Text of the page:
While we are doing media reform, international agencies should assist with capacity building programs for our local media staff, and our government officials will cooperate with such efforts. We will also seek advanced media technology through this cooperation. We will also cooperate with international agencies to acquire financial support and equipment for this sector. As you know, Soe Myint, if we open doors, it is a natural that a fresh breeze could come into the house, but trash and filthy flies could also come in. And when we are cooperating with international partners, we will check whether such programs are counter to our national interest or not, and violating our national sovereignty or not. We will also examine their true intentions, whether they are working with good will or are they strings attached.

Q: Many people show interest in Burma's reforms. Some call it the "Myanmar spring," but others are more skeptical. When will grassroots people start to enjoy the fruits of the reform measures?

A: Since the government has started its reforms, we have intended for benefits to go to the grassroots people, rather than to the elite who initiated the reform. We have started the reforms with such a policy. For instance, we have started a taxation system reform and the benefits will go to the grassroots people. The government will collect revenue from a new tax system this year, and we will distribute this revenue for the education, health and social programs of the people at the bottom. The effects of some reform measures will go straightaway to the grassroots level, but for effects of other reform measures, it will take time to see the effects. Nevertheless, we will try our best to allow the grassroots people to see the benefit for the reforms, even if it may take time.

Q: Your old colleagues have said you were hard working and serious about your work in the Tatmadaw. At this moment, you are managing two ministries at a critical time for the government. What is your daily job like?

A: I will answer generally, rather than personally. Since my childhood until today, I have worked to the best of my abilities in the jobs assigned to me. I also tried to convince my colleagues to be proud while fulfilling your duties. It is my motto. In addition, do your work with good intention (cetana) and your good deed will pay you back. I always encourage them with these two personal mottos. I follow the same rules. I use all my time to fulfill my role in my two ministries.

Similarly, the cultural ministry has been undergoing reform measures and the cultural sector must cope with advanced changes in modern era.

But the natures of my responsibilities are quite different. As you aware, my responsibility in the information ministry must be accomplished within a given time frame. Although I share my time quite fairly, I have to give more time to the information ministry. And for my daily schedule, I wake up in six in the morning, spend the whole day working, and I go to bed around 11 or 12 at night.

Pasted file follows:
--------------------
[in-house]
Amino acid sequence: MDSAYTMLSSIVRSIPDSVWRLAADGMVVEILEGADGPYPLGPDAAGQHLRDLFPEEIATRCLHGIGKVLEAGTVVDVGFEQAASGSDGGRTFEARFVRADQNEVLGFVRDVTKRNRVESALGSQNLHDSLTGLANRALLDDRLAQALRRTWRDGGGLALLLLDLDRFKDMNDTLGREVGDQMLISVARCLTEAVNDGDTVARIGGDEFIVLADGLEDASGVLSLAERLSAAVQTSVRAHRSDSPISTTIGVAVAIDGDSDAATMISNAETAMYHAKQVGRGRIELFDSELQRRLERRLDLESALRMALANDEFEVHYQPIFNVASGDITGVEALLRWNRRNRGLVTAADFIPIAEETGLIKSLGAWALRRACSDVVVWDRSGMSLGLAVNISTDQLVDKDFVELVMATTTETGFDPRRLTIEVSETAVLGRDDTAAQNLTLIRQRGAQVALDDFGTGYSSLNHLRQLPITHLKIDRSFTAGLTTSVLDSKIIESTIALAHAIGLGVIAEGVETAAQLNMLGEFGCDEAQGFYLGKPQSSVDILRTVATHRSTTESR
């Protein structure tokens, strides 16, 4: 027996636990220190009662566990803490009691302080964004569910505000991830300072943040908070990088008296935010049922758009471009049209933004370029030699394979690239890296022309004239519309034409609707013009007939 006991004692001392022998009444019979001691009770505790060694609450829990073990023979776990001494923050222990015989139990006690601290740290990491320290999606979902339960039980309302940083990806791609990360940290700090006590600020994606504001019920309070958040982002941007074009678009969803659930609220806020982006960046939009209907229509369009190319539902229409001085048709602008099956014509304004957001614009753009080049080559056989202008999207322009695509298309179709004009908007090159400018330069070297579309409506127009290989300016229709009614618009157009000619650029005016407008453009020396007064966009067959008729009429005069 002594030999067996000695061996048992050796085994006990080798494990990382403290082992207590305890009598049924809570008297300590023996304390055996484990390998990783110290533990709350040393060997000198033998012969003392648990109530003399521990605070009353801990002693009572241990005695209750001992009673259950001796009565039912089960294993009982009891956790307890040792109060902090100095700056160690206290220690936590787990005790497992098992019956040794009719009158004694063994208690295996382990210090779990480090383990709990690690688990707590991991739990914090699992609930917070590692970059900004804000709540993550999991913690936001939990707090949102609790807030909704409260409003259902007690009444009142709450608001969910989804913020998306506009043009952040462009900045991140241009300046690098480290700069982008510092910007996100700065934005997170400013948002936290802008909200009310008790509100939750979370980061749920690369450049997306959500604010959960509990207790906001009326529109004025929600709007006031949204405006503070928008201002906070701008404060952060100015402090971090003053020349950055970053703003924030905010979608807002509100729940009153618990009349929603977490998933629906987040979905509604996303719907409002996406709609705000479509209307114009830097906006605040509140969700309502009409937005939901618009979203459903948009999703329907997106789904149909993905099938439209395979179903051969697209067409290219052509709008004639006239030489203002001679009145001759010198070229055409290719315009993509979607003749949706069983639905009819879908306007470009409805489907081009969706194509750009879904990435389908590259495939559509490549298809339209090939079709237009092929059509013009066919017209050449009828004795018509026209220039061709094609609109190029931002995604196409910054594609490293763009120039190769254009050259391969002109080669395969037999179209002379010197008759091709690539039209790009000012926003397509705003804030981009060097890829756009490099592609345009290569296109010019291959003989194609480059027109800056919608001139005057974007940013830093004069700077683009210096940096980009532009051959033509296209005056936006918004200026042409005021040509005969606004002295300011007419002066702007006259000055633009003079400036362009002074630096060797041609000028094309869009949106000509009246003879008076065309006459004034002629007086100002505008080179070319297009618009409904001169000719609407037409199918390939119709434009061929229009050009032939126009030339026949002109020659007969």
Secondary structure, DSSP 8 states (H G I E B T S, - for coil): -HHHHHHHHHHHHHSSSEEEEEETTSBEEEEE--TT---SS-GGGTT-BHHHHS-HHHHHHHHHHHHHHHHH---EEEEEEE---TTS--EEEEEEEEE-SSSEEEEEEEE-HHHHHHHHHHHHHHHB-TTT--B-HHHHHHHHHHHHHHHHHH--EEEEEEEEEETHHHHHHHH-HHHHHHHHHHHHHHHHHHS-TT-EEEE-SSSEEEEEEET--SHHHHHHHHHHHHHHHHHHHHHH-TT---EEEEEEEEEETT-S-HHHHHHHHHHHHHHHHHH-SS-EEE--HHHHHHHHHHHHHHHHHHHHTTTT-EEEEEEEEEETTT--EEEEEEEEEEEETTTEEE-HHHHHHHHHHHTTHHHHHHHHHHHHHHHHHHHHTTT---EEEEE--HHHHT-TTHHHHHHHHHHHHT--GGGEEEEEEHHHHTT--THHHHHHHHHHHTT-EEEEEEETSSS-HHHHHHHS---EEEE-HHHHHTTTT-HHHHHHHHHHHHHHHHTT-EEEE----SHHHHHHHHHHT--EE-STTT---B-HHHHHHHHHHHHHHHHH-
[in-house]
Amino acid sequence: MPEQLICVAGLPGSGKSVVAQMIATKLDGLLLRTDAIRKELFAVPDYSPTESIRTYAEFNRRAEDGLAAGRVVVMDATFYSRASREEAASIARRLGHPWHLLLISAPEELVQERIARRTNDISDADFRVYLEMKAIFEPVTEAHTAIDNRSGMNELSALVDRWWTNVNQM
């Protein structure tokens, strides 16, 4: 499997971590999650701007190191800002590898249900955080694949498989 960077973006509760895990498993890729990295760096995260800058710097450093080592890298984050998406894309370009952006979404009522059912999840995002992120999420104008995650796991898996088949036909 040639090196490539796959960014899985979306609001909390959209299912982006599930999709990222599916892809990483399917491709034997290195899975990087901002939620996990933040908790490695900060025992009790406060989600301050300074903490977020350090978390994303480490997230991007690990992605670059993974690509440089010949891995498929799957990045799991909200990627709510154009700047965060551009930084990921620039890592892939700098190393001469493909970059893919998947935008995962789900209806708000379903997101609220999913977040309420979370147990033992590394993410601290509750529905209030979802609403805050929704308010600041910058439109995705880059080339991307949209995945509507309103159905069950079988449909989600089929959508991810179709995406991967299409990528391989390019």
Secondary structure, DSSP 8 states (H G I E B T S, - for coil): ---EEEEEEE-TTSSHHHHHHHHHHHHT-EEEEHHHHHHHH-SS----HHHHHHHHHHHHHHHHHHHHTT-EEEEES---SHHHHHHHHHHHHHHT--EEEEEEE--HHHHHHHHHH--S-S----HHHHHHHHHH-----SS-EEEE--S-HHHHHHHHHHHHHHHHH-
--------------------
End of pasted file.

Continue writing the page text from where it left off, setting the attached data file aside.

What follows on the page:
Q: How do you see international countries in terms of their response to the government’s reforms, and in regards to the sanctions?

A: As you said earlier, since our reforms have been quite swift and remarkable, it is acknowledged by the world community as "Burma’s spring" or the "Myanmar Spring." The western countries, including the U.S., have imposed sanctions against us, because of accusations of a lack of democracy and human rights. Today, we are witnessing real momentum for democratic changes, for promoting human rights and for developing the country. For that reason, I believe they should change their positions immediately. But the decision is theirs, whether to change their policies or not.

Q: Some peoples are concerned that reforms in Burma could be reversible. Does the commander-in-chief of the armed forces fully support the reform?

A: We are also military men. In the mind of Tatmadaw men, we work only for the benefit of the country and the citizens. We work for the "three causes of the nation." If I have to discuss the real life of a military man, we come into the Tatmadaw with various objectives and various reasons. However, if we join the Tatmadaw, whether being an infantryman or an officer, the army has trained and promoted us to conform to its discipline. In all ranks, a solider must pass through various training levels, a refresher course, a corporal course, a sergeant course, etc. The officers do the same, we have passed through the cadet academy, platoon commander training, company commander training, battalion commander training, finally the National Defense College (NDC). We have undergone much training. The training instills our beliefs, attitudes, and goals. Finally, all military have in their mind the benefit of the country and the citizens. Our goal is to work for the "three causes of the nation." We could even give our lives for the country. For that reason, in regard to today’s reform, the idea of commander in chief is similar to the government.